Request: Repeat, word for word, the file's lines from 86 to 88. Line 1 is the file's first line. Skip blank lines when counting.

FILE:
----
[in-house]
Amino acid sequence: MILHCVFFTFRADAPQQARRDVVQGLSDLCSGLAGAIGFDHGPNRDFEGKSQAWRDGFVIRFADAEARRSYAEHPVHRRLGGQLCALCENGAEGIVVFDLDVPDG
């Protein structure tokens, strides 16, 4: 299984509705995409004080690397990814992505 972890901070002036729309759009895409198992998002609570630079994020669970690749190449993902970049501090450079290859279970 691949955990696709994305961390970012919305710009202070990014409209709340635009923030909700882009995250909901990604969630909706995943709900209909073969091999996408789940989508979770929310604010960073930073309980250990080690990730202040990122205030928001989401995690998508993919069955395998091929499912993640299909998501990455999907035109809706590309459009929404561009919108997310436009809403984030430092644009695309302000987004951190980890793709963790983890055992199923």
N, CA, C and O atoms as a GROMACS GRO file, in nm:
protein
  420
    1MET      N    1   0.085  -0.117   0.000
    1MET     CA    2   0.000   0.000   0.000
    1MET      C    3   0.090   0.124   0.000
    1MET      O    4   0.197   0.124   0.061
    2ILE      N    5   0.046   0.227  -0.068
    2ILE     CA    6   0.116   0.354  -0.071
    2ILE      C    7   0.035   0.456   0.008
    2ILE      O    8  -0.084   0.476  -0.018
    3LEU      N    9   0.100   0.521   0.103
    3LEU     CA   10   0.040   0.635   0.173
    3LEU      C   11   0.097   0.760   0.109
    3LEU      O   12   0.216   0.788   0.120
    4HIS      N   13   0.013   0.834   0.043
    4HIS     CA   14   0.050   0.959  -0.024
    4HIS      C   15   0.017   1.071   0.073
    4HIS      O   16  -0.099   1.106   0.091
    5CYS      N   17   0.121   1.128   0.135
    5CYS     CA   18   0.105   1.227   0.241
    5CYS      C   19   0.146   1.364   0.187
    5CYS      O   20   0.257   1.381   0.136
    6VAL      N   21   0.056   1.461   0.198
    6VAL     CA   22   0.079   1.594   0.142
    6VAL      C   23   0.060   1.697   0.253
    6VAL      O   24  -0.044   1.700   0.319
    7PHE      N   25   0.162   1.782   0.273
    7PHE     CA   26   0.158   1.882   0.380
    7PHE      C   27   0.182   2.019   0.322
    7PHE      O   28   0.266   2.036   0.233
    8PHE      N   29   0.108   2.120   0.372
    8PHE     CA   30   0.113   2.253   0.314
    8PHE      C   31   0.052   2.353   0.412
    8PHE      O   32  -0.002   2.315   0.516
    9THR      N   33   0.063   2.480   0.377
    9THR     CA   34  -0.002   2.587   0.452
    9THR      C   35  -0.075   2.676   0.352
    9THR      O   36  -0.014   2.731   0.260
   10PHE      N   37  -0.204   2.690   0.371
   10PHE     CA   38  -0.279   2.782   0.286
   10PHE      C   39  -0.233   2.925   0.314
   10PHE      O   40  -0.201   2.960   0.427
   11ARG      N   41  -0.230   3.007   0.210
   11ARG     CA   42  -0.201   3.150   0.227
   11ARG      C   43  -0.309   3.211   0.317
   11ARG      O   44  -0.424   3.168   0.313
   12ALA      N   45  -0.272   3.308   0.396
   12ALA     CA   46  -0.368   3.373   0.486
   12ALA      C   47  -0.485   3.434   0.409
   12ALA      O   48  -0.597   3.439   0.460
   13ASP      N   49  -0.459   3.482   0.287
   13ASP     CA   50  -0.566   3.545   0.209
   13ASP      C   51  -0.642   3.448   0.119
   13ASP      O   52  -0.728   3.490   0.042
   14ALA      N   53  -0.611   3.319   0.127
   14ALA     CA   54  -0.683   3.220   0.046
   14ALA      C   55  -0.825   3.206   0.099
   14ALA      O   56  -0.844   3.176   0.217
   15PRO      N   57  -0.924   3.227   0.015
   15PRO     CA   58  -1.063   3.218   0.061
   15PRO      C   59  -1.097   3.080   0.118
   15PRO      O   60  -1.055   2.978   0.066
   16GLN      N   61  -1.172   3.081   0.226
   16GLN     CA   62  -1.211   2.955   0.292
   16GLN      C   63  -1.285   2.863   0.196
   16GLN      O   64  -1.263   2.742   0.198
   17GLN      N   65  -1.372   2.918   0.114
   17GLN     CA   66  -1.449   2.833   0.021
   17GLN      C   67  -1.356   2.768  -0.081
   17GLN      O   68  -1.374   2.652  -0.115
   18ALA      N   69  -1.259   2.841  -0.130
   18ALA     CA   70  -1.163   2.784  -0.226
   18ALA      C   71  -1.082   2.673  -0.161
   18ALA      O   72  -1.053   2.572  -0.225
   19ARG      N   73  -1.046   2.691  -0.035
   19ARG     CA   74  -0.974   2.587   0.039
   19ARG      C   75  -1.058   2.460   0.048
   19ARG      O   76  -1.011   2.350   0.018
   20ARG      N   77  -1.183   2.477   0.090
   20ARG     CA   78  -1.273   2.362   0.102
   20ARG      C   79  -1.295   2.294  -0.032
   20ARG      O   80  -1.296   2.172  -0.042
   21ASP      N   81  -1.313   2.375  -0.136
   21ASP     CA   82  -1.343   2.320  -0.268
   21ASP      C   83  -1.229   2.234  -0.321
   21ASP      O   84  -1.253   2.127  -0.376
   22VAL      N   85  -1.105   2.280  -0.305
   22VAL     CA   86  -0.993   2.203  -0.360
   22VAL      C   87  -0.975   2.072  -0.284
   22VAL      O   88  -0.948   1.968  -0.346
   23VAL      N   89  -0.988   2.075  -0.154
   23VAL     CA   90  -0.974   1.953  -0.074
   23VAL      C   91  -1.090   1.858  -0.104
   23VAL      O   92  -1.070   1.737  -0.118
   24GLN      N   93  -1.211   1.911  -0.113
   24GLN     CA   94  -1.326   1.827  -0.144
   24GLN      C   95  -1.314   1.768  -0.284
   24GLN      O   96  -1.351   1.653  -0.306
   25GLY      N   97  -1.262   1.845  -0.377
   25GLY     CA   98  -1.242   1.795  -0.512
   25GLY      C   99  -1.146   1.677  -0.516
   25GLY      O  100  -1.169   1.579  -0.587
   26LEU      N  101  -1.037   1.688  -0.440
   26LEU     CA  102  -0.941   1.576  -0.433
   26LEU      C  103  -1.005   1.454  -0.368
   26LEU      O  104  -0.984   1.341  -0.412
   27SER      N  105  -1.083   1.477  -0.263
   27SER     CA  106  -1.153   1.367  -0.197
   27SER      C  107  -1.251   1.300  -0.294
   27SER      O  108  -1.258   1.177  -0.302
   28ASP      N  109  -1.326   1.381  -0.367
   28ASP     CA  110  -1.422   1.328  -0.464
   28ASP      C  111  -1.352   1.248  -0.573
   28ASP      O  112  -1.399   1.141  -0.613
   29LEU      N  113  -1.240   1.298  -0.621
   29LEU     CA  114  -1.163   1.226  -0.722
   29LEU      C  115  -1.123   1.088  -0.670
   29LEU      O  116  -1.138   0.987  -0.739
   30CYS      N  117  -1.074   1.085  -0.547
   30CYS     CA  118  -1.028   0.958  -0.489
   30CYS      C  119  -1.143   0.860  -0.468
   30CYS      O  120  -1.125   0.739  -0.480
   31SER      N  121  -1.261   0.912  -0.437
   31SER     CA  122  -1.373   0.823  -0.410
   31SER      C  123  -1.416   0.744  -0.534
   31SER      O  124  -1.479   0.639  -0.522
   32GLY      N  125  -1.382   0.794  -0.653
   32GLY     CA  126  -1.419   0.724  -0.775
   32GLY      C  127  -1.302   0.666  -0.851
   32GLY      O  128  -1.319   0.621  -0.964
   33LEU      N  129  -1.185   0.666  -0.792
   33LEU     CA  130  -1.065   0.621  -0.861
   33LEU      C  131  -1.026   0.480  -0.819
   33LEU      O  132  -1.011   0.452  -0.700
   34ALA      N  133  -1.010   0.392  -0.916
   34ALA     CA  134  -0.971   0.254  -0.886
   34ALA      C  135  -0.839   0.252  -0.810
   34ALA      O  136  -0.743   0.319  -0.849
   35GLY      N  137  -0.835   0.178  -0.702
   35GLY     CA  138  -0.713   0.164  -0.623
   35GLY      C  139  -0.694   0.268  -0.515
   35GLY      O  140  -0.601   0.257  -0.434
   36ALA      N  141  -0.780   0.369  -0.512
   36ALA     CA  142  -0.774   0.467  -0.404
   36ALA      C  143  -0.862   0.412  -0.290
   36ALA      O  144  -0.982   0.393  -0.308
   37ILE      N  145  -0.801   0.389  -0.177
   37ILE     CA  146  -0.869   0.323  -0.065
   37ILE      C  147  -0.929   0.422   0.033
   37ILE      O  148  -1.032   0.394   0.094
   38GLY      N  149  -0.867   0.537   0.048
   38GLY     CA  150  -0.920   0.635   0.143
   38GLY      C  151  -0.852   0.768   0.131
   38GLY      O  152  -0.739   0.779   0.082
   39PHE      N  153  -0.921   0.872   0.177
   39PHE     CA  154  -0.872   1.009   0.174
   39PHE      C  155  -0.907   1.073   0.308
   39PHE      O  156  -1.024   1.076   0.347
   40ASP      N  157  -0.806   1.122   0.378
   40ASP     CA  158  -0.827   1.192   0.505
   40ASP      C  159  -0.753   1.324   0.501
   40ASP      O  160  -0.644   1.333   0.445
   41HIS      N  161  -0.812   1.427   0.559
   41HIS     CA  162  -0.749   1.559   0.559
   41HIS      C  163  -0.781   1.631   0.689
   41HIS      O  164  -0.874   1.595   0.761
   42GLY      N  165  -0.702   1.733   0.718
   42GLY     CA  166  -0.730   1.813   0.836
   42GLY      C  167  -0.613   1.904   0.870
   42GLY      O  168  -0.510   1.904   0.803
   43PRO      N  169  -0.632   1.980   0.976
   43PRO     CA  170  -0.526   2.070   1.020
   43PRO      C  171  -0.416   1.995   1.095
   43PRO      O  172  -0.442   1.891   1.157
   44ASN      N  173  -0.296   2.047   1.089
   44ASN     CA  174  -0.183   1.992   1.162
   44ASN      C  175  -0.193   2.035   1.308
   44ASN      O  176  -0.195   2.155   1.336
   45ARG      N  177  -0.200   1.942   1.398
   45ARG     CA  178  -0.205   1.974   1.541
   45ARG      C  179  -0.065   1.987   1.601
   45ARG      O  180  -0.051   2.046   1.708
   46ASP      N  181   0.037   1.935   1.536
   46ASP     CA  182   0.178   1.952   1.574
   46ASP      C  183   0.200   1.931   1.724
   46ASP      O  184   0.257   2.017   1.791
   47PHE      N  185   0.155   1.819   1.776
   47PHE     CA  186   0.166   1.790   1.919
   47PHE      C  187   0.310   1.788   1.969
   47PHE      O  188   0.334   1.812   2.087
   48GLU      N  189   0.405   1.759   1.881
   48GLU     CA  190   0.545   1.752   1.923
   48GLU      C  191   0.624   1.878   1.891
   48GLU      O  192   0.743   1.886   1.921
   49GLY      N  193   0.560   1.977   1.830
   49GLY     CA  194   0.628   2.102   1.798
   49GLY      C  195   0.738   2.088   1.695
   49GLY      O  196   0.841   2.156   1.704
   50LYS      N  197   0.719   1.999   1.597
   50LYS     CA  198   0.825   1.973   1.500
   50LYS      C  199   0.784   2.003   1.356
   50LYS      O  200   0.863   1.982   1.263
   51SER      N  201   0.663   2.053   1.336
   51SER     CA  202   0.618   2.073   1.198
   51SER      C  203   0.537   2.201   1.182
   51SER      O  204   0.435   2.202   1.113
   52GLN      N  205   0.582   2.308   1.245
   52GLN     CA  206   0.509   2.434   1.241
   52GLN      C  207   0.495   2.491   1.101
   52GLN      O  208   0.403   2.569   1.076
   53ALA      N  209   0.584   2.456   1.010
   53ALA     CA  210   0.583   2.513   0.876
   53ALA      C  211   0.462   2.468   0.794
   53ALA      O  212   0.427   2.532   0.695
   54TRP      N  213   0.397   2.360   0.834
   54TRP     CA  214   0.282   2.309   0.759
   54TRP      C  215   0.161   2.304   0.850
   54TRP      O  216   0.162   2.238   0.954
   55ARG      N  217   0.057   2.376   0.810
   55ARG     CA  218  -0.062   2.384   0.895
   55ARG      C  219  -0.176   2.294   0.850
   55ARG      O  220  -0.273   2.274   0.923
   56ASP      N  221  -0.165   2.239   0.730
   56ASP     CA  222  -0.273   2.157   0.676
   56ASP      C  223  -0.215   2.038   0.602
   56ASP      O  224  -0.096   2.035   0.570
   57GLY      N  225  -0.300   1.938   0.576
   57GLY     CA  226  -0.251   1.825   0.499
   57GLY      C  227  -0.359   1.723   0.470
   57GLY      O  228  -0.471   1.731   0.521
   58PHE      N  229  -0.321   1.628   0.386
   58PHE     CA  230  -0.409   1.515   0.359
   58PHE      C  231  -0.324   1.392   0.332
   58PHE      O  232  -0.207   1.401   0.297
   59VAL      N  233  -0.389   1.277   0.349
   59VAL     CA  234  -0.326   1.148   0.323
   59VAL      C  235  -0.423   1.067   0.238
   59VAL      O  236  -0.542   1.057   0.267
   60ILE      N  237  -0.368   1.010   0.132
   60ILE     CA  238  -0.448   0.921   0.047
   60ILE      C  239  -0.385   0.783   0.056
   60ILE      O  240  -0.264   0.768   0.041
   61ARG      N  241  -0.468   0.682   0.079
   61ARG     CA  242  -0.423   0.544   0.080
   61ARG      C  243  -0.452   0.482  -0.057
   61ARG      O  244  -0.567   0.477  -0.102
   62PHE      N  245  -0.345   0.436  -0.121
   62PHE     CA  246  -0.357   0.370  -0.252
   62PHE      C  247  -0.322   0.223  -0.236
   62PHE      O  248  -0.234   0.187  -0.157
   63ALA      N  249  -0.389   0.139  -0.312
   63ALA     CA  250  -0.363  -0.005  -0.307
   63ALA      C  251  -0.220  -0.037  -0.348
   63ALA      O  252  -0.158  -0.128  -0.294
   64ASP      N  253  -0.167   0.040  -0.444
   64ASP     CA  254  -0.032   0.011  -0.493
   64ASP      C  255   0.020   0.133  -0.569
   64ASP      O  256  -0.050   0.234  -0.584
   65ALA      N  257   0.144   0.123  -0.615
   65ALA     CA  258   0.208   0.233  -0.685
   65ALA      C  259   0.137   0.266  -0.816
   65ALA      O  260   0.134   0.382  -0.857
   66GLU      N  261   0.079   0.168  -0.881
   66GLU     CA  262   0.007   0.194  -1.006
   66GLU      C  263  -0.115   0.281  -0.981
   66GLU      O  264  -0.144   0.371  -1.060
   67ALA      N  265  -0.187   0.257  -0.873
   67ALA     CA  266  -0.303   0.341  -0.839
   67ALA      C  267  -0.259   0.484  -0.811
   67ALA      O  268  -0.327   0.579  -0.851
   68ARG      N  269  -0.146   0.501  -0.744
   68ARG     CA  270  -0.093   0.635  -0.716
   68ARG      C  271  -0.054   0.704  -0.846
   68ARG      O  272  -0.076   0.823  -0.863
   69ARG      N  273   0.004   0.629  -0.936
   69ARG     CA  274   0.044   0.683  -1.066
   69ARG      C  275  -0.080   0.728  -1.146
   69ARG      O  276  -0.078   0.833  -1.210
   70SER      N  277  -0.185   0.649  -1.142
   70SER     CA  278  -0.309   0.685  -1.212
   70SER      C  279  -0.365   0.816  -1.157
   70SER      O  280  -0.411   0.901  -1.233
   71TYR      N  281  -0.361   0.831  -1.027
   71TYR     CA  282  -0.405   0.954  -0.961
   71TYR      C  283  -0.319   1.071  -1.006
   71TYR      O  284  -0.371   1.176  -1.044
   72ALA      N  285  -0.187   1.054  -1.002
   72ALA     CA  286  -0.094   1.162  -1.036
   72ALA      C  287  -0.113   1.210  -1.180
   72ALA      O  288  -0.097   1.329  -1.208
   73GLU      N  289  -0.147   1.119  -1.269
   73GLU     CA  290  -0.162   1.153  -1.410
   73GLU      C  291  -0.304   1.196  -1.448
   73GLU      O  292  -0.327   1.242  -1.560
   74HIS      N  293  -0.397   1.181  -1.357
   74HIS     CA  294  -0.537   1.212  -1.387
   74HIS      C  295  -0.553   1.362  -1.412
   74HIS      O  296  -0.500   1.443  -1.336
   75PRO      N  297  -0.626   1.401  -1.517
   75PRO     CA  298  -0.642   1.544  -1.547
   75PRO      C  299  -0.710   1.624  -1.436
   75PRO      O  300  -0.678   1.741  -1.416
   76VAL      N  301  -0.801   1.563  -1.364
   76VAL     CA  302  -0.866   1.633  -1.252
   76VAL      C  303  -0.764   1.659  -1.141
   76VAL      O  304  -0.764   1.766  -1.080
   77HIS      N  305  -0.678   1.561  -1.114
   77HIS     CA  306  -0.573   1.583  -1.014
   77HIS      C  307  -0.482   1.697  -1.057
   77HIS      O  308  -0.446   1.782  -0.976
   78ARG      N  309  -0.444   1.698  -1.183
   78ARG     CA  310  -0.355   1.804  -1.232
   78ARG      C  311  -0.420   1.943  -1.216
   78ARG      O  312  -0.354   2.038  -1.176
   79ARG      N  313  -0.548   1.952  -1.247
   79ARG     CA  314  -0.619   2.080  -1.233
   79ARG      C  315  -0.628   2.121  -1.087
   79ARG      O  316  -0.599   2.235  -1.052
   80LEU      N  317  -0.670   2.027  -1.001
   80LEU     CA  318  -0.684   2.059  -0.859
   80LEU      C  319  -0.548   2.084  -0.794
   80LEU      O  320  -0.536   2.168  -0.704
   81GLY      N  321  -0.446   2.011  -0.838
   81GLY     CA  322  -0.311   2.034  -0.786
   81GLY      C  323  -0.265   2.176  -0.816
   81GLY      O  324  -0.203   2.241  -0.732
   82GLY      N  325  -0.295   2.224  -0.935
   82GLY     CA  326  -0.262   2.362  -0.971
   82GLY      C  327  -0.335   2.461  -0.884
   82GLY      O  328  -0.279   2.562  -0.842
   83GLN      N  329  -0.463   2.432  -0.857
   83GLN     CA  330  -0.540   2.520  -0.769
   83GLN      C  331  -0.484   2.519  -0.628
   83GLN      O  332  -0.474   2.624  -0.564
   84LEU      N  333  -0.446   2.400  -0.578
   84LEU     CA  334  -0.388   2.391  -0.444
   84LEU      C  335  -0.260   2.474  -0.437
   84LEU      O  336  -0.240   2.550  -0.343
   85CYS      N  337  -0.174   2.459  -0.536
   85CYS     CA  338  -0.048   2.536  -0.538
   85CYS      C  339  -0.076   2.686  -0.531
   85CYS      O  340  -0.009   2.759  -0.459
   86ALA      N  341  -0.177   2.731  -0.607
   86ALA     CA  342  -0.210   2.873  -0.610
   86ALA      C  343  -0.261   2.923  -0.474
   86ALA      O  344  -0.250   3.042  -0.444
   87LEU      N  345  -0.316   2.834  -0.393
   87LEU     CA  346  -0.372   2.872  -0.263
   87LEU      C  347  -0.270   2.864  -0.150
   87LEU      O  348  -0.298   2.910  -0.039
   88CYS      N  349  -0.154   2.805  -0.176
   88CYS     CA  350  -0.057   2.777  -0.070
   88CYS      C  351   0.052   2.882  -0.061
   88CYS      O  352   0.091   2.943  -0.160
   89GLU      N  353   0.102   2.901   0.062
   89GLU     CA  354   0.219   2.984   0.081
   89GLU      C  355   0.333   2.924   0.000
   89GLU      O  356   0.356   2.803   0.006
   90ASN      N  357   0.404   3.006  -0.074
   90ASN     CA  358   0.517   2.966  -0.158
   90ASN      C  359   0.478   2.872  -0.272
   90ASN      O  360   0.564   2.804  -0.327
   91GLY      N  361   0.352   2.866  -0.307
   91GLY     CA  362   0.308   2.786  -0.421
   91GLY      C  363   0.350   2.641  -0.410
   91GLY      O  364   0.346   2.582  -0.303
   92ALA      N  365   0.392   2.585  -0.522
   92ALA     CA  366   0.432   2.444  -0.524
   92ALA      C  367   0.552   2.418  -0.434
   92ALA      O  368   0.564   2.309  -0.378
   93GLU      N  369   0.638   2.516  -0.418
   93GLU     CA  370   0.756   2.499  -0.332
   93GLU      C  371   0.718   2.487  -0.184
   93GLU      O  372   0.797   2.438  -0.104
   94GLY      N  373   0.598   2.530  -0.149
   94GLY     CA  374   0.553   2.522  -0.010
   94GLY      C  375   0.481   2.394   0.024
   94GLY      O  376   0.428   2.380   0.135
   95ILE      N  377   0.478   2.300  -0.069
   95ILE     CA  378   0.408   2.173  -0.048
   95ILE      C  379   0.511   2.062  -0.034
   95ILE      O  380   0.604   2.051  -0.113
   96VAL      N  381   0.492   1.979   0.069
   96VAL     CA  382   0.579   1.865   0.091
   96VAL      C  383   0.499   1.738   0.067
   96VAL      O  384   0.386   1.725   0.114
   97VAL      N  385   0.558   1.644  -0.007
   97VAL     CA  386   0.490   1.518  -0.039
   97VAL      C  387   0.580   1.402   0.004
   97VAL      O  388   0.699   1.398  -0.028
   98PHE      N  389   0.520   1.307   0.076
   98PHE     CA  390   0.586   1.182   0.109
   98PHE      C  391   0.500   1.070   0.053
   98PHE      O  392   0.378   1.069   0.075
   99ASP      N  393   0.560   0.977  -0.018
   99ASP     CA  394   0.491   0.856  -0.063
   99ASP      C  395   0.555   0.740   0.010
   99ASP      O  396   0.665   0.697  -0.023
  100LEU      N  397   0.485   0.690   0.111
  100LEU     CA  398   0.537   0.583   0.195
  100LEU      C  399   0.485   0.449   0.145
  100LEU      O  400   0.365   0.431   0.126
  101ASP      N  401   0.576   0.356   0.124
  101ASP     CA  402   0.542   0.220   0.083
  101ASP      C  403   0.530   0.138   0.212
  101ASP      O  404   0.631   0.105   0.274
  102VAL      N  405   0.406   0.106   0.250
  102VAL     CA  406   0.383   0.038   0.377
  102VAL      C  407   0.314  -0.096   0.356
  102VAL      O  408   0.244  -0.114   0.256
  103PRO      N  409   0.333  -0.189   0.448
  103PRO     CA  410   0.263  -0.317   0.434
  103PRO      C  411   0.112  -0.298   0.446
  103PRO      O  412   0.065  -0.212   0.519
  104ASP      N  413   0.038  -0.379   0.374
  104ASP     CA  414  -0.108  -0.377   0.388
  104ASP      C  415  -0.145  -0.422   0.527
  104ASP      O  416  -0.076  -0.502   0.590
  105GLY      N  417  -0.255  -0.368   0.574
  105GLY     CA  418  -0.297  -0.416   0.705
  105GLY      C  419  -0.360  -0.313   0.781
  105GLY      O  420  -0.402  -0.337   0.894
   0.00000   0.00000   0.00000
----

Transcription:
   20ARG      O   80  -1.296   2.172  -0.042
   21ASP      N   81  -1.313   2.375  -0.136
   21ASP     CA   82  -1.343   2.320  -0.268